Re: Fuel Vent Line

Bob Farnam <bfarnam@...>

-----Original Message-----
From: []On Behalf Of
David J. Gall
Sent: Monday, August 14, 2006 1:34 AM
Subject: RE: [Q-LIST] Re: Fuel Vent Line

Ya know, Bob, I thought about that too. Here's the way I see it: the
pressure the carb can pull on the fuel line will be at high rpm with the
throttle closed. The highest ram pressure will be at max airspeed. Dive
the throttle closed to purge the vent line. Not a good plan.

So there you are on climbout and the engine sags due to fuel starvation.
rpm drops off, you push the throttle open, and the airspeed decays. What
good will it do to know that you would be able to clear the vent line at
in a power-off dive if the powerlines ahead and every nerve fiber in your
body are screaming that you'd better add power and get the nose up?

I already know that the correct response to a power loss in climb is to
the nose down to retain flying speed and that is already contrary to my
instincts. Please don't make me learn to hope for power restoration by
diving at the ground and chopping the throttle, too! I don't care if the
theory says there "ought to be" some combination of airspeed and throttle
setting (closed!!?) and rpm that will clear that slug of splashed fuel
the vent line, I won't have time to diagnose that THAT particular problem
is, indeed, THE problem.

I would much prefer a fool-proof system that works in an intuitive way
I can count on time and again to be reliable, predictable, and repeatable.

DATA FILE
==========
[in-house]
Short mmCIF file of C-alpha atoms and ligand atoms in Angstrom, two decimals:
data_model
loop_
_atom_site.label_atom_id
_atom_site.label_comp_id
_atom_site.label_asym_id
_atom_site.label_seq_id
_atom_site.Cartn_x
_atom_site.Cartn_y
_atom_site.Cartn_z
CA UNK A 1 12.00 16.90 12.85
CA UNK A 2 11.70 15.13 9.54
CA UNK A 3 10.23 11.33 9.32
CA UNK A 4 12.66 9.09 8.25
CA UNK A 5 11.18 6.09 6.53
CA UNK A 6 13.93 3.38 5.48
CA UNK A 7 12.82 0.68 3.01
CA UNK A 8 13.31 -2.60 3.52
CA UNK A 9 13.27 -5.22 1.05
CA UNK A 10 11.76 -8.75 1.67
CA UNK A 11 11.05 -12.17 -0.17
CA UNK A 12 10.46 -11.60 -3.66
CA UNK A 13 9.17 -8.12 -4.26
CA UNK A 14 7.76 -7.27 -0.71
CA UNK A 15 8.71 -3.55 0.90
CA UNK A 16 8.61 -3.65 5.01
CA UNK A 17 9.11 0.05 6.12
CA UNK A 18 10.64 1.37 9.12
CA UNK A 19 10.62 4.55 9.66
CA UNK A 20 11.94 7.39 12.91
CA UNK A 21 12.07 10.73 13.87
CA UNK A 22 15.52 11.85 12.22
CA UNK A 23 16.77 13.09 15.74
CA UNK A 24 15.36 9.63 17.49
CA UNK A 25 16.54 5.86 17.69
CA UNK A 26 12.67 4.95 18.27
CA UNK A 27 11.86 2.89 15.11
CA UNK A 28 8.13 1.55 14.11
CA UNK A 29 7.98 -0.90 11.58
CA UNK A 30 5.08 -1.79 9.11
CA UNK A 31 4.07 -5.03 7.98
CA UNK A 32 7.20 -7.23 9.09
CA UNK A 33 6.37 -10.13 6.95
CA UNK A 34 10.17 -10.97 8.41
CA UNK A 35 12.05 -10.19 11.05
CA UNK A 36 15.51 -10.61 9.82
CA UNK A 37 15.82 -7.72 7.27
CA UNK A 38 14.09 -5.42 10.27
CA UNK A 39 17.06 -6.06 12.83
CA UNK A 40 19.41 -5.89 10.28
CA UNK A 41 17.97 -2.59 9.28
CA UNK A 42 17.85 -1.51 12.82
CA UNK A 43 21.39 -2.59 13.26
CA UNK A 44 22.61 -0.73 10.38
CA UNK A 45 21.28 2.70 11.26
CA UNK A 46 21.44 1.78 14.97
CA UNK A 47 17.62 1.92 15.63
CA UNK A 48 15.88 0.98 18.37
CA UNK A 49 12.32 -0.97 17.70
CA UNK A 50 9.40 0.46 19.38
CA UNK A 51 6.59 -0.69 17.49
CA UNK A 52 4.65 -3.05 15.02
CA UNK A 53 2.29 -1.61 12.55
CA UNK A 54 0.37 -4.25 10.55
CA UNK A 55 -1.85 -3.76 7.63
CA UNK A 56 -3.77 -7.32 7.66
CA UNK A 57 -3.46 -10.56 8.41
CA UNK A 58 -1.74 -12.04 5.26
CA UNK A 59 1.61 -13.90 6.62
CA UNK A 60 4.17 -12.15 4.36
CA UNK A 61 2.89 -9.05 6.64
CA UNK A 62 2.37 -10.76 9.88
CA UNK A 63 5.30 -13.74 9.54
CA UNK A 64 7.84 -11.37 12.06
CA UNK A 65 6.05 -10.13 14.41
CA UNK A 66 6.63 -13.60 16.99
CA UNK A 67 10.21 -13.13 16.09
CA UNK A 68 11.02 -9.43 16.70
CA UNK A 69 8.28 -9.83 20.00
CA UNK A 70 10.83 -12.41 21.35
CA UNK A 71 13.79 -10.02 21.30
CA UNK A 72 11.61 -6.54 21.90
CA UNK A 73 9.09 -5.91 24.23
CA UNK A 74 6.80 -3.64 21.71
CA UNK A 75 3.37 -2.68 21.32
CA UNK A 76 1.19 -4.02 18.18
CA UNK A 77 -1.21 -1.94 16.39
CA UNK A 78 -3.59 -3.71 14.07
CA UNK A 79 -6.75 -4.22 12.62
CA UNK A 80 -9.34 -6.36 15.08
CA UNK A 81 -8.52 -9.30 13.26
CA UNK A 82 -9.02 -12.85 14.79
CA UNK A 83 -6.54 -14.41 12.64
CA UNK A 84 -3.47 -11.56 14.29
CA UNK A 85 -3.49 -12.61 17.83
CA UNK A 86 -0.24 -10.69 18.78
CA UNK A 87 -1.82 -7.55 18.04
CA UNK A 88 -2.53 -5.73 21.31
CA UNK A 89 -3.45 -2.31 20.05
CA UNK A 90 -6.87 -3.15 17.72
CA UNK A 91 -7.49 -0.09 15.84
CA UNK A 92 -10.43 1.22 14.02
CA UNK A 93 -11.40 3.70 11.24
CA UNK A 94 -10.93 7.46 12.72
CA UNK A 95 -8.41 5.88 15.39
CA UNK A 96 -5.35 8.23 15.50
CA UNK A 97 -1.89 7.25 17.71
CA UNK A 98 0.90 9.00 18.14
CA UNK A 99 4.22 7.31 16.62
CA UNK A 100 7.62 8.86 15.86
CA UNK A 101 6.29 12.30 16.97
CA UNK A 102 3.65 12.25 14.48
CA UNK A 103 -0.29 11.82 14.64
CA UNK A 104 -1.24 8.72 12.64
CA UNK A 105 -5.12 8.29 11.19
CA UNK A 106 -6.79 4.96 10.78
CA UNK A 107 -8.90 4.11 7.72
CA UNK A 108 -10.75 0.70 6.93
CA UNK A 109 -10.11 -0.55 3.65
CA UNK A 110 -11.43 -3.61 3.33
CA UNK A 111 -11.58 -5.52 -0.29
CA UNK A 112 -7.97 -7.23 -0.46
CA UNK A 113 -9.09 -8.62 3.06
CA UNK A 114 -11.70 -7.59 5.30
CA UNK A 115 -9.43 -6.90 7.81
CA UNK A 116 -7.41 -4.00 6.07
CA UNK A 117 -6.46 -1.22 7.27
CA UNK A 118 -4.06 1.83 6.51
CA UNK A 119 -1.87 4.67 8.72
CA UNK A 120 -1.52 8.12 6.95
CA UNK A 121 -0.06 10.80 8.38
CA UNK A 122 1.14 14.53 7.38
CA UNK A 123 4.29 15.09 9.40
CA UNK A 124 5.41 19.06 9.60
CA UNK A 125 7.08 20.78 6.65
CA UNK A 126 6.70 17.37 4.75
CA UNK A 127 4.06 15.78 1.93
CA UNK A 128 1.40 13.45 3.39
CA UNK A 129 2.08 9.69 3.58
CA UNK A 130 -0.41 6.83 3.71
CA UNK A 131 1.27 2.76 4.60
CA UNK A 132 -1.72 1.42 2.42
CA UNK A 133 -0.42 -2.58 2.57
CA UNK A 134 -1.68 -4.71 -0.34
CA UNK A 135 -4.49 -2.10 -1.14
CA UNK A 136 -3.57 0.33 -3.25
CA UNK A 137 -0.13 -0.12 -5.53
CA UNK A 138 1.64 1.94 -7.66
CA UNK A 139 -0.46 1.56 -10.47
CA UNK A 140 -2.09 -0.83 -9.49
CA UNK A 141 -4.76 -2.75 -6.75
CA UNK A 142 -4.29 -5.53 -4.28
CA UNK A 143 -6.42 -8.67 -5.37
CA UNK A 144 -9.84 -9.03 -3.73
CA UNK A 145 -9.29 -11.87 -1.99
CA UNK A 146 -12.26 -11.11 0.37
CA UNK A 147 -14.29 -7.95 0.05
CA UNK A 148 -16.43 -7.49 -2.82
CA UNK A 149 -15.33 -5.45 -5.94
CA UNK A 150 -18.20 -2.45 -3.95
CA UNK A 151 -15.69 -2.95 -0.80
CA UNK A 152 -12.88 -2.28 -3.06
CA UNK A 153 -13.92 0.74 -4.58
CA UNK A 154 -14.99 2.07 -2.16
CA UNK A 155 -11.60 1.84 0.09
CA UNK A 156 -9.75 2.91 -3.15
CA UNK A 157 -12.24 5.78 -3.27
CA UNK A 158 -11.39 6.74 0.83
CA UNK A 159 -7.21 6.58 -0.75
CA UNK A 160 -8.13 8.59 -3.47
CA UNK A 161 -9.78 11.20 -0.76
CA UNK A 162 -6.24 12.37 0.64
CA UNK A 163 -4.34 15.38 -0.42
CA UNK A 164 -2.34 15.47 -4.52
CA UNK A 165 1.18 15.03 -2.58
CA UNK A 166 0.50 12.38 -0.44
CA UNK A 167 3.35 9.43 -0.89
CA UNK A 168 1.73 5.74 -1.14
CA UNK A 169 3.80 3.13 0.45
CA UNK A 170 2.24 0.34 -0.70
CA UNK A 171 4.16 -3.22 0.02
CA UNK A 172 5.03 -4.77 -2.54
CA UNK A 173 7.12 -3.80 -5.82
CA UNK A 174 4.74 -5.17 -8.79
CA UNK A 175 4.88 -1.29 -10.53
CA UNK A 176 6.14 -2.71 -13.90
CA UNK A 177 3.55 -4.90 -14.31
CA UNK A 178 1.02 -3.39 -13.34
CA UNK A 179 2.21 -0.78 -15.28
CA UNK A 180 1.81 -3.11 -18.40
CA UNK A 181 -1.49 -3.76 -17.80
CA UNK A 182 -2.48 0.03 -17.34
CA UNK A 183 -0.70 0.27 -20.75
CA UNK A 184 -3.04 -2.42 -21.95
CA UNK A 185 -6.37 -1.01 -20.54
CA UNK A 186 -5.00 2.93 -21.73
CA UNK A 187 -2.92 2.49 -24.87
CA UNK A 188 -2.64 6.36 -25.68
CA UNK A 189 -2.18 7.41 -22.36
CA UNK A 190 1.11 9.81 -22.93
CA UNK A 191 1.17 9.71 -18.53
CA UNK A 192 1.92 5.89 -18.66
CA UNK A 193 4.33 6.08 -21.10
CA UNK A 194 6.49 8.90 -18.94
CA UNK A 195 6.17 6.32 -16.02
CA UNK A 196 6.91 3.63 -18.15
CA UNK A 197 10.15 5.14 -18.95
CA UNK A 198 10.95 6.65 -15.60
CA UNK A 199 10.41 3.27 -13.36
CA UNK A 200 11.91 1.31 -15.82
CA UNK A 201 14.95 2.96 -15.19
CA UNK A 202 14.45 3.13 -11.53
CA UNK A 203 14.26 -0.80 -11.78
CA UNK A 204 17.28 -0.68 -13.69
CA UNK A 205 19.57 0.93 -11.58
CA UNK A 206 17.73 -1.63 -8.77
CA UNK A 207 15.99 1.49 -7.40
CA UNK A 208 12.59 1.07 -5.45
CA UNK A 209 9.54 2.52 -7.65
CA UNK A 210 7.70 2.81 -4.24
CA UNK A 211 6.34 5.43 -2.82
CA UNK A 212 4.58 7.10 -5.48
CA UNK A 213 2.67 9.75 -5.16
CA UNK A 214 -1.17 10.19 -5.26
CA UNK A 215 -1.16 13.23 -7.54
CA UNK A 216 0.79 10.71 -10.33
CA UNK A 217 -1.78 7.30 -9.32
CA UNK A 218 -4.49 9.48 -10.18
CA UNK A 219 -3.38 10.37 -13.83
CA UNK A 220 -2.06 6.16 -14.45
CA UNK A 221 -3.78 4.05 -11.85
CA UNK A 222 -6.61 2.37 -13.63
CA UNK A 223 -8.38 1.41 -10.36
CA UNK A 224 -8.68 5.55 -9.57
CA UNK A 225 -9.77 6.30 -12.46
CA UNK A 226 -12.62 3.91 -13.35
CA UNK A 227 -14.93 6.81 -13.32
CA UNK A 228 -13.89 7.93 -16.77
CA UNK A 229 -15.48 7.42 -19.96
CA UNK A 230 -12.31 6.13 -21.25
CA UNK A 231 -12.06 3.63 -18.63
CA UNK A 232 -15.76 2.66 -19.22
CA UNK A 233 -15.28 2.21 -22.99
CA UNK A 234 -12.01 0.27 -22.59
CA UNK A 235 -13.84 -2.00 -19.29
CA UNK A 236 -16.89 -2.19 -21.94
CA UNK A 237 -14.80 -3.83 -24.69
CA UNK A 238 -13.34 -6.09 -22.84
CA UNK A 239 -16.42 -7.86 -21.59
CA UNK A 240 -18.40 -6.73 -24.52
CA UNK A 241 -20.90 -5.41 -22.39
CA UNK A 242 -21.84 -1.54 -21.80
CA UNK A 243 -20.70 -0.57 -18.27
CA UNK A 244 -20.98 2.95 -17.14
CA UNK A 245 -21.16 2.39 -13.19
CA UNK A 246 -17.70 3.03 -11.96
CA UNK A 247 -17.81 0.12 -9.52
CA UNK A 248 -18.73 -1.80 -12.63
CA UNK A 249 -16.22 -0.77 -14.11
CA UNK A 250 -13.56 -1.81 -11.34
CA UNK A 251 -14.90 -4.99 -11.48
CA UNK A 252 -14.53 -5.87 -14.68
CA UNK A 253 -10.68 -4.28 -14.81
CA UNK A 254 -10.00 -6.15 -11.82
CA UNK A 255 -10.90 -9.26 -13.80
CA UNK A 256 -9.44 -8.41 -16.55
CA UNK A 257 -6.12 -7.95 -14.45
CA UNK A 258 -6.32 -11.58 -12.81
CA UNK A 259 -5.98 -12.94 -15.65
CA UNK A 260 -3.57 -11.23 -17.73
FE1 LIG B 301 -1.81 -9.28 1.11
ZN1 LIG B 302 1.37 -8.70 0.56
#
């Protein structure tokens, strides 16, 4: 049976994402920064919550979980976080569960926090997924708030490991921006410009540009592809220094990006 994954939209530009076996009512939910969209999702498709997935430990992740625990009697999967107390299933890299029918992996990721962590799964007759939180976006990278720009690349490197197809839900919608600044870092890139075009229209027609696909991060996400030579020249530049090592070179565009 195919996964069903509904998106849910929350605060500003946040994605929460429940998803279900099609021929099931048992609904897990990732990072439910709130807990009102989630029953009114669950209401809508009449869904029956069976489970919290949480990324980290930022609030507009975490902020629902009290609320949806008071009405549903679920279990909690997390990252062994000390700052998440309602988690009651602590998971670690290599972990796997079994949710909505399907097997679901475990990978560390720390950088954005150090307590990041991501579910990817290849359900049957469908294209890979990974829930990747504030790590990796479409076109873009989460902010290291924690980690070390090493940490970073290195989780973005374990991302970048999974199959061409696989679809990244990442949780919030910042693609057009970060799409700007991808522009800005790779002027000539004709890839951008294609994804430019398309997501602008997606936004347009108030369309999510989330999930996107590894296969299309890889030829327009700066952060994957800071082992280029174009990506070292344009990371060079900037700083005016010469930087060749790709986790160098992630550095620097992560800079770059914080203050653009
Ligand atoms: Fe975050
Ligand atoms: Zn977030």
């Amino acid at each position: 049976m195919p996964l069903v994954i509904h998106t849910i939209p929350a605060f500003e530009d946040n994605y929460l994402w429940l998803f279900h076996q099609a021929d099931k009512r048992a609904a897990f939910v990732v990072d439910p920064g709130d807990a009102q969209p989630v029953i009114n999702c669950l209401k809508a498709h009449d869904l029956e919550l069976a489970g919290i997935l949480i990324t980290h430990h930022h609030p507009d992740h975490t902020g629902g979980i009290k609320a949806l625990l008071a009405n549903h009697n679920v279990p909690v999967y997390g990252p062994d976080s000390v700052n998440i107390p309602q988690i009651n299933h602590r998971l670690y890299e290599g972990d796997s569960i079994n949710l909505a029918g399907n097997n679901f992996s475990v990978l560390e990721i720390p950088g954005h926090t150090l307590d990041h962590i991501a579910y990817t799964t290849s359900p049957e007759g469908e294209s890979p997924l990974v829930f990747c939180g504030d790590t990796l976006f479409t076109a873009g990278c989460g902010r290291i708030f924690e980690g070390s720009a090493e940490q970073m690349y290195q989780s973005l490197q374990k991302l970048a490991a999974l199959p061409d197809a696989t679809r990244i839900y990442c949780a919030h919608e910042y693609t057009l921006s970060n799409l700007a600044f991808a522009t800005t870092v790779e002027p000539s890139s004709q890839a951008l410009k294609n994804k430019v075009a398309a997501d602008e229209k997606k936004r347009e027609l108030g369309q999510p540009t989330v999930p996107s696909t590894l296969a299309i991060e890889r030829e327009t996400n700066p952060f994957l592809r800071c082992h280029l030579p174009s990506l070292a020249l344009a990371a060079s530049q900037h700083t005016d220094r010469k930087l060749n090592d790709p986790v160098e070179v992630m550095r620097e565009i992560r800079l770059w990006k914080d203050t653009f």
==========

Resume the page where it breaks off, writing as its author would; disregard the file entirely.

("Gee, would zero-gee help the ram pressure to purge the vent line," Robin
queried Batman as the Bat-plane plummeted perilously earthward.) If my
tank vent line does NOT require me to perform acrobatics in order to
proper engine operation then I'm more likely to have time to apply carb
and squeeze the manual fuel pump bulb -- oh, yeah, we took that out of the
system last month, didn't we.... :)
[Bob Farnam] Not me! Just like one good remaining engine on a twin above
its single engine ceiling, it may not be a perfect solution, but it sure
extends your glide.

Not to make too much light of the situation, your Pacer wing tank collapse
was caused by gravity feed PLUS pressure differential, working together,
there's a good bit of head pressure from a Pacer's high wings to the
low-mounted carb. And there are other factors to consider. Even if the
flow from that tank to the engine were shut off, simple contraction of the
fuel with decreasing temperature could have collapsed that tank. Top off
already almost full tank in the morning, leave it setting in the sun all
day, then the mud dauber builds his nest in the fuel vent in the
afternoon... And you may never even have needed to start the engine!

As opposed to your Pacer's gravity feed PLUS pressure differential,
a slug of fuel from the QAC fuel tank vent requires determining the
difference between the action of gravity and the pressure differential,
working against each other, in other words, gravity MINUS pressure
[Bob Farnam] I think you miss my point, David. Forget any possible help
from engine suction, just think about the float bowl itself as the lower
termination of one line from the fuel system. It has a certain head pressure